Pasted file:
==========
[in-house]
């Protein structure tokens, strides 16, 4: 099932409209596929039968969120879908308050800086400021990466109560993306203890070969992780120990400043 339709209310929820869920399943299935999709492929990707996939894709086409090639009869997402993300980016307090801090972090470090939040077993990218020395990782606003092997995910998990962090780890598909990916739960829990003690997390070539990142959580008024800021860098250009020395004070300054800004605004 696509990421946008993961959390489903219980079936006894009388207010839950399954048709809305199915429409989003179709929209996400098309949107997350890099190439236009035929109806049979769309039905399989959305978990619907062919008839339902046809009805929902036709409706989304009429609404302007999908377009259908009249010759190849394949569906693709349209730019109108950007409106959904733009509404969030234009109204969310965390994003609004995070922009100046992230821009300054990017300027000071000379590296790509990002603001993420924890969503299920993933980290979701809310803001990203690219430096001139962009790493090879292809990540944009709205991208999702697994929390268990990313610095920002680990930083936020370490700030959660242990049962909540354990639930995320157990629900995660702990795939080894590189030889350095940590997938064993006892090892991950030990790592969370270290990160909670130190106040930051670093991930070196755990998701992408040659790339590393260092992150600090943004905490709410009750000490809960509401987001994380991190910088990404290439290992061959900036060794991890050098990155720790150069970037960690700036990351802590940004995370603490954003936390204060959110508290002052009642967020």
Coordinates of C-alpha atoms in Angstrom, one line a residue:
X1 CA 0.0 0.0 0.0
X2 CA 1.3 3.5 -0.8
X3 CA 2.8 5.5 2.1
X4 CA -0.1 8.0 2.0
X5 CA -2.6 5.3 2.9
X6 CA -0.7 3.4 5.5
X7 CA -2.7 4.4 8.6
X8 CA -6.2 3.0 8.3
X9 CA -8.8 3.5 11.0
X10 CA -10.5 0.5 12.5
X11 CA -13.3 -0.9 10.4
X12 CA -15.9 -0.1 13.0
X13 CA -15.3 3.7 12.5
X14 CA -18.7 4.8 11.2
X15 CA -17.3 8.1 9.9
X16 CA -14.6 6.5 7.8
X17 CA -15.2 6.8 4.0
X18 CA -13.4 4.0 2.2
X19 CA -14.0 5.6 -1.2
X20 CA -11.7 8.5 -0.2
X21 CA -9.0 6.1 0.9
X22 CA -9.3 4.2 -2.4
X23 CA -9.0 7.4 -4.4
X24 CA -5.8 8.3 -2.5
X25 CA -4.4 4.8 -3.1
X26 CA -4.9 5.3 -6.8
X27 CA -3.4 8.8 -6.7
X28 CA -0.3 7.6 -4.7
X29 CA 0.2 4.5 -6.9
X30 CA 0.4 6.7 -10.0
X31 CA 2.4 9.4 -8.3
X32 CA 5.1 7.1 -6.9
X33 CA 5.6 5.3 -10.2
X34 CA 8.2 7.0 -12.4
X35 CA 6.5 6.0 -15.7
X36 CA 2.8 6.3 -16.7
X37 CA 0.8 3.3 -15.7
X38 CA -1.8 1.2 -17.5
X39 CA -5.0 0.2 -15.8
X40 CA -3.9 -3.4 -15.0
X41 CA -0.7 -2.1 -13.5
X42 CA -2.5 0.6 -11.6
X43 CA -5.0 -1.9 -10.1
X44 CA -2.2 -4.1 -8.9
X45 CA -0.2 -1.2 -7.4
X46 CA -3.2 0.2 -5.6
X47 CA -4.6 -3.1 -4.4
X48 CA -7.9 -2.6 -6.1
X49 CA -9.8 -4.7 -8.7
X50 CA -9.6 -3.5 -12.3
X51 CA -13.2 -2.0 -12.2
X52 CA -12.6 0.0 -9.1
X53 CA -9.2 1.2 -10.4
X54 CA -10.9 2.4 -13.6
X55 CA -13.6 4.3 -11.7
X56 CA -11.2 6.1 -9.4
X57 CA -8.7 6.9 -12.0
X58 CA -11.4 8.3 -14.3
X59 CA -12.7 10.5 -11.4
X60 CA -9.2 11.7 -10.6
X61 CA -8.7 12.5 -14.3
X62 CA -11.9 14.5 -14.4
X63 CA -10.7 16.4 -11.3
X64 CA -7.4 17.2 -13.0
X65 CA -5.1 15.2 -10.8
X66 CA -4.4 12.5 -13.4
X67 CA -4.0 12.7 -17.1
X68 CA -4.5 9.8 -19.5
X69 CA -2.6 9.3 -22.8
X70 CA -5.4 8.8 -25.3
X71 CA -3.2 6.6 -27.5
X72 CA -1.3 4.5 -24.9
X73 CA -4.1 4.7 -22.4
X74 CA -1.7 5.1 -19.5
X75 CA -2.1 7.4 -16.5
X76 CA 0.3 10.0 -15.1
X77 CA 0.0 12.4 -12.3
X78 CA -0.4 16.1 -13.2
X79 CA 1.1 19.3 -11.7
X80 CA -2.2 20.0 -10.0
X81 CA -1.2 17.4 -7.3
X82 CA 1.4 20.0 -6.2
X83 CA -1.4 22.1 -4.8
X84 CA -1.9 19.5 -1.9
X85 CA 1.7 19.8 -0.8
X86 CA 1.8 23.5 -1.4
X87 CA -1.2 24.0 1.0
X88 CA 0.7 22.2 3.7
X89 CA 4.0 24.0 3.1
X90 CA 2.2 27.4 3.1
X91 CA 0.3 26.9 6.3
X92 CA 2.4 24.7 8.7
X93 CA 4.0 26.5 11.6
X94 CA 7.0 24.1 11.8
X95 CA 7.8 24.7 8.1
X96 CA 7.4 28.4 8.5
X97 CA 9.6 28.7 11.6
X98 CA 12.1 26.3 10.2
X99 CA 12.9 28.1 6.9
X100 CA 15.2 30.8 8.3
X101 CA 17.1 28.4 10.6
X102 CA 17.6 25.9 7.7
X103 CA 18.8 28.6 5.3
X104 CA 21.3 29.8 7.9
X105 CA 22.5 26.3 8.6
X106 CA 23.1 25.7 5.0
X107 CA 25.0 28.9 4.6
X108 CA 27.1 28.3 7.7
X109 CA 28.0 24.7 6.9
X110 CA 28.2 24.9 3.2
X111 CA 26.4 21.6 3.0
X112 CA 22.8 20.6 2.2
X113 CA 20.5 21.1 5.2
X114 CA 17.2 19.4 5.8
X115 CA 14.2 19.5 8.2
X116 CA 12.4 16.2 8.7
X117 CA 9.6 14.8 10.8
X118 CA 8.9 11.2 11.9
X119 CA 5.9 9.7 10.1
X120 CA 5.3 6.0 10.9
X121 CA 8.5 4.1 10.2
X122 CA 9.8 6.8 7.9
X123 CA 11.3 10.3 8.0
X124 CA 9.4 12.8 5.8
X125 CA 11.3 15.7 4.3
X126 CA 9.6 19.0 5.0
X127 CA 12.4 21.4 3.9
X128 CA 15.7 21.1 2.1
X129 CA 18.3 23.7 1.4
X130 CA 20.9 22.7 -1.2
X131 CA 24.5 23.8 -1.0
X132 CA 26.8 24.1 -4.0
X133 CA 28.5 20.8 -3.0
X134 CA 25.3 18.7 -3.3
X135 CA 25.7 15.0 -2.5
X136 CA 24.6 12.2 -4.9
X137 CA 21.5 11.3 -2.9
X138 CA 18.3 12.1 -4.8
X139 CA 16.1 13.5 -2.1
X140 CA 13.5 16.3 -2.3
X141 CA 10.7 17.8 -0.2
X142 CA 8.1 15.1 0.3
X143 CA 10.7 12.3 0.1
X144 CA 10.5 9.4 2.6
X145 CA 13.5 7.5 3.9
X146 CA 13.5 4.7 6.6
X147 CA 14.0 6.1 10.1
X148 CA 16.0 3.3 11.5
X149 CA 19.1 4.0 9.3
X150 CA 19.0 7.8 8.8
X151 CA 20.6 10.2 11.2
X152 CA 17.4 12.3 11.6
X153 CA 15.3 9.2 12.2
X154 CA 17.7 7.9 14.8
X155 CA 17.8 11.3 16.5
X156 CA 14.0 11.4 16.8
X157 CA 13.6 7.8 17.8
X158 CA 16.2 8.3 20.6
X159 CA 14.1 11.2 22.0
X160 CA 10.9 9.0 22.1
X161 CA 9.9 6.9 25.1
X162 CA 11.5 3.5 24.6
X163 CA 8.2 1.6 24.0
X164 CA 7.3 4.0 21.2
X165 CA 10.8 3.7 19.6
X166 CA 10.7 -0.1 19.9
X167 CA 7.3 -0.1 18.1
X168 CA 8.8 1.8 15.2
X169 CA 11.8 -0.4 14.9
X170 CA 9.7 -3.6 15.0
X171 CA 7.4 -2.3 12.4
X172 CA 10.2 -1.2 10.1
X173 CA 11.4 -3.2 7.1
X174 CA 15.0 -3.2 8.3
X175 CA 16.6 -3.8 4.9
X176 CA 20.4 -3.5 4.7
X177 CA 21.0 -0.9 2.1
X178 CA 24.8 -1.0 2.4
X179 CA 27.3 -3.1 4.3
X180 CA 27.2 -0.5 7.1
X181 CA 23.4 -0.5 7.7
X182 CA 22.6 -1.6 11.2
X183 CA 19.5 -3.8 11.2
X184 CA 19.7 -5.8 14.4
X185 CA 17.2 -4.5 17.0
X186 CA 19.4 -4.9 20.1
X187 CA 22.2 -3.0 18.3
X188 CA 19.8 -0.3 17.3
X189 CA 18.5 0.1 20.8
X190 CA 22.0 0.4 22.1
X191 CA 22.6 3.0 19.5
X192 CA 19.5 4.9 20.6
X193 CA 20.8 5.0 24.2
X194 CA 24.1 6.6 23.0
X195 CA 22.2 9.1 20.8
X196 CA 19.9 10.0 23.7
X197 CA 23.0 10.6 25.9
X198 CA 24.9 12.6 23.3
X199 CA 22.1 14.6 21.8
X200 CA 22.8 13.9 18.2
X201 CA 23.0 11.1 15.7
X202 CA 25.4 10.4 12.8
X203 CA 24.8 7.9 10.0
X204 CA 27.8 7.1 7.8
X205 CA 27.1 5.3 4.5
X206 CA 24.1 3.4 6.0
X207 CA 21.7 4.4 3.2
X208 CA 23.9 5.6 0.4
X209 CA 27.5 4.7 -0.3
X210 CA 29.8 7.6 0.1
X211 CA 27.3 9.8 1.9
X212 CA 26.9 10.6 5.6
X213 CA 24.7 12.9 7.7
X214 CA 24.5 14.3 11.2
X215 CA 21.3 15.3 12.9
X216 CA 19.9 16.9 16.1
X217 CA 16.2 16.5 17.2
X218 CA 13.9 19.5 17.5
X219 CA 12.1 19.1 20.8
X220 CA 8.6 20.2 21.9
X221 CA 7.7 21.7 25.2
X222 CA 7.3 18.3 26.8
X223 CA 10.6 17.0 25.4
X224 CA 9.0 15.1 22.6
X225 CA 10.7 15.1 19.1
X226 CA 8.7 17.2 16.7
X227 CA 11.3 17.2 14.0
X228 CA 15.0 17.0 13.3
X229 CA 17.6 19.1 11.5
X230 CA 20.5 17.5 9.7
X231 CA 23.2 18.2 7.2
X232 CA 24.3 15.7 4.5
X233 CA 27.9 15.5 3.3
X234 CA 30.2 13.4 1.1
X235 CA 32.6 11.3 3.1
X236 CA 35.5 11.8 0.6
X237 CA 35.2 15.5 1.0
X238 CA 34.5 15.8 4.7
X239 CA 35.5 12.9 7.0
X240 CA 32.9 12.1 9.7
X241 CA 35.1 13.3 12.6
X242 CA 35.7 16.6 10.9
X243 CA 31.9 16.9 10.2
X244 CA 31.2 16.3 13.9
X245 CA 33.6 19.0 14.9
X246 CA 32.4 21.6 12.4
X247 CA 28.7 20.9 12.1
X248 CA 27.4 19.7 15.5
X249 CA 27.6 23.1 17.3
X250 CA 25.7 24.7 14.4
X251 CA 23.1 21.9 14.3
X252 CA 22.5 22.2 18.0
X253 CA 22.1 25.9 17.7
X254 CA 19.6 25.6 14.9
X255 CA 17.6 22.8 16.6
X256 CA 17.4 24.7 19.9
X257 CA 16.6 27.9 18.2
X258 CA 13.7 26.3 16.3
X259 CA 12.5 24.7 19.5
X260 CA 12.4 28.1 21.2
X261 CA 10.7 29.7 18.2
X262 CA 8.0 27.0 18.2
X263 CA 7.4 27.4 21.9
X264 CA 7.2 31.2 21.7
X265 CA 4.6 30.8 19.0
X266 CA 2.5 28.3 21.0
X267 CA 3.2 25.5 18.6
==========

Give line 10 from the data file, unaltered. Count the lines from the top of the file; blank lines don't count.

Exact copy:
X7 CA -2.7 4.4 8.6